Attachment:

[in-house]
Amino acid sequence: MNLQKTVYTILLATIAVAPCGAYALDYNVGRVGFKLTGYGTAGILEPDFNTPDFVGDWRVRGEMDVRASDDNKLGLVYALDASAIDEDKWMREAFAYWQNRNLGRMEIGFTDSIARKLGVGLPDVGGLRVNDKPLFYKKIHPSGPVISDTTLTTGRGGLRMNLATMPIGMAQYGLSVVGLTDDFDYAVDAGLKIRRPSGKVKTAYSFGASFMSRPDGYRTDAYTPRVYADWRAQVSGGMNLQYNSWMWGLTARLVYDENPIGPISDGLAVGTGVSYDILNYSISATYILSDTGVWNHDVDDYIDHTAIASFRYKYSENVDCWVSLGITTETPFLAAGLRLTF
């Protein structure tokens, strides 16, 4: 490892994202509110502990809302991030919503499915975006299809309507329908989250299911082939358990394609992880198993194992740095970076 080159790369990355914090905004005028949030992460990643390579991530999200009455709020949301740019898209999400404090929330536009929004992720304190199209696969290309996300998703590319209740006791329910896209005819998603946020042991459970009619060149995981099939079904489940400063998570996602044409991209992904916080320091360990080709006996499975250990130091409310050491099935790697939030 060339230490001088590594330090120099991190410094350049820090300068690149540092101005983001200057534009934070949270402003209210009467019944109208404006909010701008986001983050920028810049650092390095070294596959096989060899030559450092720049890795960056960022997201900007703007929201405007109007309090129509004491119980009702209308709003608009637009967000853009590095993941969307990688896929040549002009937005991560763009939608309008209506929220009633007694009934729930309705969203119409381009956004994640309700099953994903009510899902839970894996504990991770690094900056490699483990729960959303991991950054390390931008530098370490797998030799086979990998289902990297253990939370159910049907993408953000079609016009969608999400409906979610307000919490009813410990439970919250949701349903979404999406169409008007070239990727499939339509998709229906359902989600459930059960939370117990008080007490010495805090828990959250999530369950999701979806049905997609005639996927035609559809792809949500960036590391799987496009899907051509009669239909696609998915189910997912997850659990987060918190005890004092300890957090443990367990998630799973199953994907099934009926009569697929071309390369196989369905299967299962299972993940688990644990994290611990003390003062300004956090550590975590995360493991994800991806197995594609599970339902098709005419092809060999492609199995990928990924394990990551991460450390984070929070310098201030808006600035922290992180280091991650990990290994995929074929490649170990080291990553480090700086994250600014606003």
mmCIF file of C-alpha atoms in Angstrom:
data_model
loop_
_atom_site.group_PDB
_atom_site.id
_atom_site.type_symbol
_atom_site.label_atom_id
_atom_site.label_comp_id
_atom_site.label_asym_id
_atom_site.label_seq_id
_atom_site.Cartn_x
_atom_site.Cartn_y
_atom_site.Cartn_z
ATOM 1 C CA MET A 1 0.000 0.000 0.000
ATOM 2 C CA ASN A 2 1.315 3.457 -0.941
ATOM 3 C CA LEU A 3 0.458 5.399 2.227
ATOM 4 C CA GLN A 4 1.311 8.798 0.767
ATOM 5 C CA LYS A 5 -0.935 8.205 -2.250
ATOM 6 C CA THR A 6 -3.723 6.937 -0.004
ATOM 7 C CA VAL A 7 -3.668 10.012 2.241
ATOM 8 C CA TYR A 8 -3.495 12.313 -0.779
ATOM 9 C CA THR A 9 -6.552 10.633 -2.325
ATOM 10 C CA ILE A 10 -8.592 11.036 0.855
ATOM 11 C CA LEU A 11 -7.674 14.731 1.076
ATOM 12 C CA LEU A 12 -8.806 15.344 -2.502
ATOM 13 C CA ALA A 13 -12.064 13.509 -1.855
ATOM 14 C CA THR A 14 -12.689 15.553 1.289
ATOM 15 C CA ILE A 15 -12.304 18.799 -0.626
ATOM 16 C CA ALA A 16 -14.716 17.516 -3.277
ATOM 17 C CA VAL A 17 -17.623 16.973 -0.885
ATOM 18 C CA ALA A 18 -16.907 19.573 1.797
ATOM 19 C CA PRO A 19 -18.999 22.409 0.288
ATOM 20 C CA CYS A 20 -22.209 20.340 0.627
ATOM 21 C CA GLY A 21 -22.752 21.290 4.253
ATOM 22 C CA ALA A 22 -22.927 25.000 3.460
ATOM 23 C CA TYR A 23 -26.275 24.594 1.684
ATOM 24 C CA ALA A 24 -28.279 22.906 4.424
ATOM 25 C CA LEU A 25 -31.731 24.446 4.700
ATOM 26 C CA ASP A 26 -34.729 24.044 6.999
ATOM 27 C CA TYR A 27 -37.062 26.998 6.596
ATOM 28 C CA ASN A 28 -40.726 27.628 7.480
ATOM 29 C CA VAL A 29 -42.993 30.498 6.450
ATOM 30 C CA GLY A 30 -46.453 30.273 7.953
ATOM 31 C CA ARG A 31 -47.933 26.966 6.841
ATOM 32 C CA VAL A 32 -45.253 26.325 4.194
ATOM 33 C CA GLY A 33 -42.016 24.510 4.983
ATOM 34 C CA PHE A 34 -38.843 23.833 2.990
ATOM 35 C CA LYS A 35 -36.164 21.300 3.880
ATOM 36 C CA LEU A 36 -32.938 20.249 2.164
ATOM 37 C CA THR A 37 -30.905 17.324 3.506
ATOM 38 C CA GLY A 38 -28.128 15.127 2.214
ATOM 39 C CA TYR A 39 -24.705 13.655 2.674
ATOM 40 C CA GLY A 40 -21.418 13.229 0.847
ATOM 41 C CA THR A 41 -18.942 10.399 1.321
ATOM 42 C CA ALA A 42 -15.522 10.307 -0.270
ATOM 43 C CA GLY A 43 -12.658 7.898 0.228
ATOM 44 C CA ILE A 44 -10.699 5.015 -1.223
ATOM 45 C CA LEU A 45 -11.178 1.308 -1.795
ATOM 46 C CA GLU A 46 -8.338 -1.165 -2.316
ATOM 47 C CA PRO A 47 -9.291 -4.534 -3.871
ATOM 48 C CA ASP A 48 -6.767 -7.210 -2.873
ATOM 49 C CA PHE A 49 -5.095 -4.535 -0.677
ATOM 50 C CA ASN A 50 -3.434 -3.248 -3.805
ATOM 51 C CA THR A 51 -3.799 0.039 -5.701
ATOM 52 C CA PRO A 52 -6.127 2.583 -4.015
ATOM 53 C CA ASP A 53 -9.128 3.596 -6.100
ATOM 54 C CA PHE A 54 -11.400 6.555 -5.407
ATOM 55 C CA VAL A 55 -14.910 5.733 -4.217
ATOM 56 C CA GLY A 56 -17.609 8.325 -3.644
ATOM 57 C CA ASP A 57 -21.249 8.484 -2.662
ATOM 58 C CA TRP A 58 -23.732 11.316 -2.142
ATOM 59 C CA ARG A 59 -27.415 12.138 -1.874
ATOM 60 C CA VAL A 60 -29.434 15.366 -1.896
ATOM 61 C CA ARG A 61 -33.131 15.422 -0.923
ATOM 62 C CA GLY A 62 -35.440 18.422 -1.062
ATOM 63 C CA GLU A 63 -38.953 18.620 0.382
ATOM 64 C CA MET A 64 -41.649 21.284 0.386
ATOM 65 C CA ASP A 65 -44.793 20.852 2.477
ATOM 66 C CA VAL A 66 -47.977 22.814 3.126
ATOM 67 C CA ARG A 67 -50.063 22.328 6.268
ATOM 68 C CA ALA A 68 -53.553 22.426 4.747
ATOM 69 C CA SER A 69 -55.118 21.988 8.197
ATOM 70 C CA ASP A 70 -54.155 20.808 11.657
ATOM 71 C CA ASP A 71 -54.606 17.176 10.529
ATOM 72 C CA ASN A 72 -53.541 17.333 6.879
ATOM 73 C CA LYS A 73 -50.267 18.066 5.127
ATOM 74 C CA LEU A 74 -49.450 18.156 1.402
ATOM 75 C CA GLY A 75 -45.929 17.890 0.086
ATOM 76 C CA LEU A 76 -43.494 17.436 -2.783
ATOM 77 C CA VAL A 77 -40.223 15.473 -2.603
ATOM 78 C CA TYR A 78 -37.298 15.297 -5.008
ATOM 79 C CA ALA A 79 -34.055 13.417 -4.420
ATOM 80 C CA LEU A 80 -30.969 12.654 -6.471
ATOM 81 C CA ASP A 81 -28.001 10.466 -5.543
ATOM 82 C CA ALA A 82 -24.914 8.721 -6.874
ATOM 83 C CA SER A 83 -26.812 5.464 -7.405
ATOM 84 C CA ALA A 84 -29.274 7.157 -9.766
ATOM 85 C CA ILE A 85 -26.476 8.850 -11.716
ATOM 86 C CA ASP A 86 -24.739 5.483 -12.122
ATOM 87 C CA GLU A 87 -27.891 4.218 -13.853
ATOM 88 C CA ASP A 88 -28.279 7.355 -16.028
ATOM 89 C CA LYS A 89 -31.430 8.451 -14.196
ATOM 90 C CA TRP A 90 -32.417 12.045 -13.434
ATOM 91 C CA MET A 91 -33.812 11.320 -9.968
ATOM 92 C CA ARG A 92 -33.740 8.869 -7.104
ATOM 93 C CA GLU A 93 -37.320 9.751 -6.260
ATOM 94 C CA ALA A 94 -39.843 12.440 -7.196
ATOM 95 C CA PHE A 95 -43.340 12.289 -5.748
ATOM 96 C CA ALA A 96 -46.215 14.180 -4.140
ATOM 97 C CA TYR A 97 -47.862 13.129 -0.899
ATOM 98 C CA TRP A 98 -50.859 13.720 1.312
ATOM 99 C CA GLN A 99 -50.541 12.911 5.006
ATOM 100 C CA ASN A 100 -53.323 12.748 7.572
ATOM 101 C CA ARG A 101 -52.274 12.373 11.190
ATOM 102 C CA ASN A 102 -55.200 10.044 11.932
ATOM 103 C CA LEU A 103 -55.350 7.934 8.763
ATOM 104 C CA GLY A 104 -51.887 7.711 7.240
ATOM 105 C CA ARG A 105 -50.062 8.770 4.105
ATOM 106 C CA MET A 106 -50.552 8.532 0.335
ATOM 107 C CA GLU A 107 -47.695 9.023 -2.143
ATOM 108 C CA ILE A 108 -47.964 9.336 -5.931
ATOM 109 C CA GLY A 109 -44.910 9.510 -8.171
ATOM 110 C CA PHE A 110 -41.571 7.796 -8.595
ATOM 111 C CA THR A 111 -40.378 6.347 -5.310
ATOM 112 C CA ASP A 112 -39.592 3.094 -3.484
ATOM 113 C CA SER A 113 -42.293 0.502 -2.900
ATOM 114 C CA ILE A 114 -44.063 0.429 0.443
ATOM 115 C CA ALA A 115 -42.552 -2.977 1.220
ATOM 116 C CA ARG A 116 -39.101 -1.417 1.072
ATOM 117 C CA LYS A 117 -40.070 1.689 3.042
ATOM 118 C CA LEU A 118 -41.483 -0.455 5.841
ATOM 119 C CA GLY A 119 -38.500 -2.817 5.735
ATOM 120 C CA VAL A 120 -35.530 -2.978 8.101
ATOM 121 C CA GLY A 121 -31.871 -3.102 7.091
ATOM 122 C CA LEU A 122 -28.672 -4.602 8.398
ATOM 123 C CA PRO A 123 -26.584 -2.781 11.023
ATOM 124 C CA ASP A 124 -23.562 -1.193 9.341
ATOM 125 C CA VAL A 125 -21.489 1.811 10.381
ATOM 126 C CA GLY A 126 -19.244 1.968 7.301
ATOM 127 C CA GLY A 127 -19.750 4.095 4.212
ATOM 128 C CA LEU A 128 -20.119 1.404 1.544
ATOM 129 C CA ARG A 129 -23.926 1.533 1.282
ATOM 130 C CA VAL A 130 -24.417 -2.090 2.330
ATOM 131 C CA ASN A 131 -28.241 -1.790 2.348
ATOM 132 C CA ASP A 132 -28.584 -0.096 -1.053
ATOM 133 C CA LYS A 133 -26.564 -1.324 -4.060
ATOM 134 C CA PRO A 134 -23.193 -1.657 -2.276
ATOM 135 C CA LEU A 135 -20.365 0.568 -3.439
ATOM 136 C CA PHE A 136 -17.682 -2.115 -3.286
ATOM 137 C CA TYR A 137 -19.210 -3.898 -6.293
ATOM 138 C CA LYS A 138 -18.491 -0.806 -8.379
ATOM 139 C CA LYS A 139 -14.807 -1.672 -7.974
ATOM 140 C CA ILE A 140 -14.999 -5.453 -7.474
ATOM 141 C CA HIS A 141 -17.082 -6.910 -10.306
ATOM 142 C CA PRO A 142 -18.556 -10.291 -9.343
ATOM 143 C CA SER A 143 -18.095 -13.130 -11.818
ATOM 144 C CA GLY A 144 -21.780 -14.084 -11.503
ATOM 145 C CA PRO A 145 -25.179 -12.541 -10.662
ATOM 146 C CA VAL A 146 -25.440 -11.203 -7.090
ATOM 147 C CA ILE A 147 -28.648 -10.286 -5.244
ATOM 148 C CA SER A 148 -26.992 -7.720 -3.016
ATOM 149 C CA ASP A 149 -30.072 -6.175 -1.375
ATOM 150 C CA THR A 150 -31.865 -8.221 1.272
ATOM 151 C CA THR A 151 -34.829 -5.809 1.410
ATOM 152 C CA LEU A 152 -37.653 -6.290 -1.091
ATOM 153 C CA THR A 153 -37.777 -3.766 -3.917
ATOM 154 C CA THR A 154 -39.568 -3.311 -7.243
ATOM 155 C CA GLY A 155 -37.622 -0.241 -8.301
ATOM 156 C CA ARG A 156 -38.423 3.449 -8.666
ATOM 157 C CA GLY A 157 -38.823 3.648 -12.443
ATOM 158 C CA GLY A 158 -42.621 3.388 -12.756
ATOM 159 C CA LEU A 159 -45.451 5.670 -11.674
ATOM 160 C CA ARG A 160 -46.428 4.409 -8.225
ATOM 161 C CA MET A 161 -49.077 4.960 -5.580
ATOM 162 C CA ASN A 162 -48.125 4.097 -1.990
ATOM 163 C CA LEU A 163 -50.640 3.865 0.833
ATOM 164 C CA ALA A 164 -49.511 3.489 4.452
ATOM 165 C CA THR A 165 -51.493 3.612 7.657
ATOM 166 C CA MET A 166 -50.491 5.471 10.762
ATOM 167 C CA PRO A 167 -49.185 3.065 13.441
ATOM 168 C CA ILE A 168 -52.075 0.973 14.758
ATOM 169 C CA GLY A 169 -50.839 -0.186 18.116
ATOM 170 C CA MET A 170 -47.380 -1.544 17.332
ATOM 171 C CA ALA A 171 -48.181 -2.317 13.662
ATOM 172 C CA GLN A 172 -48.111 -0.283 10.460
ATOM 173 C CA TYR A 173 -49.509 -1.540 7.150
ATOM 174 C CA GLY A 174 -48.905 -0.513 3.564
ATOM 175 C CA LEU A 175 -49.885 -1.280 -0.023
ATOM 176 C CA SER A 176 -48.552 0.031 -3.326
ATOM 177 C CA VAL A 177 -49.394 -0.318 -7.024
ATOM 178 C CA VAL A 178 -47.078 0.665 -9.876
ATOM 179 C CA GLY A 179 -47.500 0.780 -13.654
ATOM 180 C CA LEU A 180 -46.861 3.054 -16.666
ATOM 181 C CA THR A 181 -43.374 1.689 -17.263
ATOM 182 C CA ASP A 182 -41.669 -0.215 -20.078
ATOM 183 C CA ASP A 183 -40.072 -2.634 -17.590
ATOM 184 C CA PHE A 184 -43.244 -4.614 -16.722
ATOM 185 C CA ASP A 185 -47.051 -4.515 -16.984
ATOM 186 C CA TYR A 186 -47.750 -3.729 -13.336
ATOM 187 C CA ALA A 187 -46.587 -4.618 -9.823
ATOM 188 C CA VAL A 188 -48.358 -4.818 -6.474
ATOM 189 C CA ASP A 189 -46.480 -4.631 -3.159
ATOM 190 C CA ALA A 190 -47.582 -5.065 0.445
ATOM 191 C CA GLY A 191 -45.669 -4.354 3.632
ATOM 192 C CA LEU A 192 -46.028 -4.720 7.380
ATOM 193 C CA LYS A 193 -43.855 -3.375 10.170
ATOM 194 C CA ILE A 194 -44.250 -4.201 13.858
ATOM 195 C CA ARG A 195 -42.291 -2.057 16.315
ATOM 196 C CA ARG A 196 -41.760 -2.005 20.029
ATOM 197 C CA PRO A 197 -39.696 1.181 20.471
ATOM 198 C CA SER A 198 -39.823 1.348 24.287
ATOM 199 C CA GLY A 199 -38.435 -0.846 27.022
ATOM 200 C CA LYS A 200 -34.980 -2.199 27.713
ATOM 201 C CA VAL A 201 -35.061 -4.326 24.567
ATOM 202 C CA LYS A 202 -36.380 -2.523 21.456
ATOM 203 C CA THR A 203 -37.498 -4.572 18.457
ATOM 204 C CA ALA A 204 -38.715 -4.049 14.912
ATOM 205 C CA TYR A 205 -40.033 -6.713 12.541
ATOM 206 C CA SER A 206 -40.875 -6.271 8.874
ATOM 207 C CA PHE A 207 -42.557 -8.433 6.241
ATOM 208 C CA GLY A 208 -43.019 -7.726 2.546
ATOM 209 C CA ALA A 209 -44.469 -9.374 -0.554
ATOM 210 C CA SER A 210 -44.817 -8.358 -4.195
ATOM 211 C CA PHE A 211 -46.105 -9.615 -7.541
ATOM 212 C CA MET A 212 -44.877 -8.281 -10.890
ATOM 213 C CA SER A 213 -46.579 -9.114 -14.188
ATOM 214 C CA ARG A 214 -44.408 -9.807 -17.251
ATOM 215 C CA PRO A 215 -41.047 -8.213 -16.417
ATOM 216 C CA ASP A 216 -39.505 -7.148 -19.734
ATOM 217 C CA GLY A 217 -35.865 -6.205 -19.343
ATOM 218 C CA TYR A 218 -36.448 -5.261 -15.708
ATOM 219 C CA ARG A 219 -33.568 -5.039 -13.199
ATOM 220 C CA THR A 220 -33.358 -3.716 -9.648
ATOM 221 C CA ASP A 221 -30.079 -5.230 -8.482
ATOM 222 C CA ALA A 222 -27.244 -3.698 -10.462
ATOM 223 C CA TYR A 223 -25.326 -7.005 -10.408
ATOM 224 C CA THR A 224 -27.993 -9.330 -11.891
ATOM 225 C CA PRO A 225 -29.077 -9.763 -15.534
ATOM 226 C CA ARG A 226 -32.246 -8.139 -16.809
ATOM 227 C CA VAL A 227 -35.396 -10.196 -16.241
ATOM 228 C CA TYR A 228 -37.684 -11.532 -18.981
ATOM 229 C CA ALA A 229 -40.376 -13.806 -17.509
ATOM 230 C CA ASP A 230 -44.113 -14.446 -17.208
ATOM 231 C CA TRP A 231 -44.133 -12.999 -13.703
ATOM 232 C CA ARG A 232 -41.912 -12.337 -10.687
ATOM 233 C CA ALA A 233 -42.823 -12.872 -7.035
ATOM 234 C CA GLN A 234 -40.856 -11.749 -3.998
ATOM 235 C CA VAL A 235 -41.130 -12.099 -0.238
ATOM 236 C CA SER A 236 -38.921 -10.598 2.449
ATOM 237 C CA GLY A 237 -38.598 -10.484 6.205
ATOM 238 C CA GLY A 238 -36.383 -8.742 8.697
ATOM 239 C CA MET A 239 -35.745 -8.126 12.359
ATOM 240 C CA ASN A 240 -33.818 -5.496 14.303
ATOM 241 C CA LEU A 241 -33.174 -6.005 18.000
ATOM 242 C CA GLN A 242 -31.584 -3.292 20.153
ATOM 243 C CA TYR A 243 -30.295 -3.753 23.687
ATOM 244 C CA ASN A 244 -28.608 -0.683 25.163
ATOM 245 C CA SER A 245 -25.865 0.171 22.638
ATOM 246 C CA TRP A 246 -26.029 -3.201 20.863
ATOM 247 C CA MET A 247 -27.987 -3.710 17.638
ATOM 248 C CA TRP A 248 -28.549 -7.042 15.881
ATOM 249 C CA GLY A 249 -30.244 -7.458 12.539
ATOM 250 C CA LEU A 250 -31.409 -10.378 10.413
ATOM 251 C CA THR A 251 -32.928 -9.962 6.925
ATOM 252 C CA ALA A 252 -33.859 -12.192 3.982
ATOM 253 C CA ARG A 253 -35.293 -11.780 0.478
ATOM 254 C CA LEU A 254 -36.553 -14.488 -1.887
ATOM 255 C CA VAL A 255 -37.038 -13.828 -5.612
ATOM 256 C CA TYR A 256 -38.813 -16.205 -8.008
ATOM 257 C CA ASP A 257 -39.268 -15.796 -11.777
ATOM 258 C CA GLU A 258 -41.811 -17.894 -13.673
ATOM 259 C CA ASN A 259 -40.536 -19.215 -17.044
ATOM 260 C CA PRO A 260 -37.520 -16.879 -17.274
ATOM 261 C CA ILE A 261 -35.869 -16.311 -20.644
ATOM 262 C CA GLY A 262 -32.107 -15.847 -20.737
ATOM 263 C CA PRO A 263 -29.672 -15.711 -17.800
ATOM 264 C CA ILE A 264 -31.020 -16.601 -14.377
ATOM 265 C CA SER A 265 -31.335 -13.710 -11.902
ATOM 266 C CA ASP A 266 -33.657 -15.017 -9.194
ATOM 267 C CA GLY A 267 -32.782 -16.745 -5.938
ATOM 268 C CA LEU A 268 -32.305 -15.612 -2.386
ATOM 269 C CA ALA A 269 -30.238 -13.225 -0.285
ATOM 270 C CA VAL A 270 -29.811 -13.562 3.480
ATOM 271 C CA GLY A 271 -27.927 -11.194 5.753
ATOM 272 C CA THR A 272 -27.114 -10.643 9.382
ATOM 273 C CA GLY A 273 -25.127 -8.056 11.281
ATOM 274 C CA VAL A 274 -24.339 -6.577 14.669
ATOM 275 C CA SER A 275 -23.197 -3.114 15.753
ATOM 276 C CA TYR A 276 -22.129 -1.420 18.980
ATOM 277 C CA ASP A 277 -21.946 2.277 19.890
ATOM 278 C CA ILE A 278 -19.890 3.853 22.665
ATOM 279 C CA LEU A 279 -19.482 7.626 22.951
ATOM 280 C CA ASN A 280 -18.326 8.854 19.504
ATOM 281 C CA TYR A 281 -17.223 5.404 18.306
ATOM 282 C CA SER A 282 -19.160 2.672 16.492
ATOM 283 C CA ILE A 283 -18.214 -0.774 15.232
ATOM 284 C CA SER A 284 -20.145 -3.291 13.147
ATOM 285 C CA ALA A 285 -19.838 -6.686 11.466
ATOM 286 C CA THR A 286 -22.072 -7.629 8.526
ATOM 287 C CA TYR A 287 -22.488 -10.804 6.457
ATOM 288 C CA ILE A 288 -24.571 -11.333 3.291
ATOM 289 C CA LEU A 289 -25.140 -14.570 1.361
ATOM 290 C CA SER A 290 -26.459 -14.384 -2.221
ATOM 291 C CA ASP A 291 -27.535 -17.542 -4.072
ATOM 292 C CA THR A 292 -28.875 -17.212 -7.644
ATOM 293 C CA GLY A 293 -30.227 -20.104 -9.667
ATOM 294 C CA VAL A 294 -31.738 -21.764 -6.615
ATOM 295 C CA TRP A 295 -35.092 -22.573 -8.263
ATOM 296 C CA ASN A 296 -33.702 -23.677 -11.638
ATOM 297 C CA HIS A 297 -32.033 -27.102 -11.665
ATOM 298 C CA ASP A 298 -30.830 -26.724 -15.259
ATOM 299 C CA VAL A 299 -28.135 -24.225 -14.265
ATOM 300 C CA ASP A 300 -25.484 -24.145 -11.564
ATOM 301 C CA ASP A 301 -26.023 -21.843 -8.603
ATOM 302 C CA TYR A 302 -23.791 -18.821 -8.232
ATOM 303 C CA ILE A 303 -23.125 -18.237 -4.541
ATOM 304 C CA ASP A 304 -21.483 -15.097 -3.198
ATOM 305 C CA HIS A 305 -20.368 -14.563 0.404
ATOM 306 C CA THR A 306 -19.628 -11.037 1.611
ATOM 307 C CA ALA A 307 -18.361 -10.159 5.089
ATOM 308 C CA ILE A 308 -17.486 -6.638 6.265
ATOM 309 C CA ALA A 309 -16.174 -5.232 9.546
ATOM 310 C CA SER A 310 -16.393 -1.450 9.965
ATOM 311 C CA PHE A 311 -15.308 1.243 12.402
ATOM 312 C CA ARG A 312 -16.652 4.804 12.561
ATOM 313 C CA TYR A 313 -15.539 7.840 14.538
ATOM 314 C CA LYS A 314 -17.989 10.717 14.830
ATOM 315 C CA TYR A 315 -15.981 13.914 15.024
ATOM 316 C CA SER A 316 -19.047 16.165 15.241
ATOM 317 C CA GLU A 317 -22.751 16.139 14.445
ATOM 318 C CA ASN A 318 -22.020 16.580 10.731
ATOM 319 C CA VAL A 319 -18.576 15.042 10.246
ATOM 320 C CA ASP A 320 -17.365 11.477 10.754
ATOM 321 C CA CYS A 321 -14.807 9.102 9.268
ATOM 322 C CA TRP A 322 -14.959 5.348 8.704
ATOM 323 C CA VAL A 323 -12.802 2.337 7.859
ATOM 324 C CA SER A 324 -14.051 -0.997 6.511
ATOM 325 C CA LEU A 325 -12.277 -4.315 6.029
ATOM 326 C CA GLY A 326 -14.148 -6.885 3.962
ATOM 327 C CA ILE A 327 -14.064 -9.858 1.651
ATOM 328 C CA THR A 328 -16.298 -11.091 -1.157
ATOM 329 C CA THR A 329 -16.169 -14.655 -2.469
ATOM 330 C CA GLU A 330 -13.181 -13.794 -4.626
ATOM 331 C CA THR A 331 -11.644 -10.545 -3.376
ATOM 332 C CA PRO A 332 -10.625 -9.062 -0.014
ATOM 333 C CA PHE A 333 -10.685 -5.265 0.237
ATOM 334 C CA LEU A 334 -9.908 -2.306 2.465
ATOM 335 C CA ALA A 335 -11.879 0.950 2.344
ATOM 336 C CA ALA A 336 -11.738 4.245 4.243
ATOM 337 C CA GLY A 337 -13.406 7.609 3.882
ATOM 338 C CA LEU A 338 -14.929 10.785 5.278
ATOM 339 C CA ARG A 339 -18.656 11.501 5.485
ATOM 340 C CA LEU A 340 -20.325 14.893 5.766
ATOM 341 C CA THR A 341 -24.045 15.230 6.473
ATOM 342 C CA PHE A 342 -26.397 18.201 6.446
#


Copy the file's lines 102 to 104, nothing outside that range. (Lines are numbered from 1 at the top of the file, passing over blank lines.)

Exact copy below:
ATOM 86 C CA ASP A 86 -24.739 5.483 -12.122
ATOM 87 C CA GLU A 87 -27.891 4.218 -13.853
ATOM 88 C CA ASP A 88 -28.279 7.355 -16.028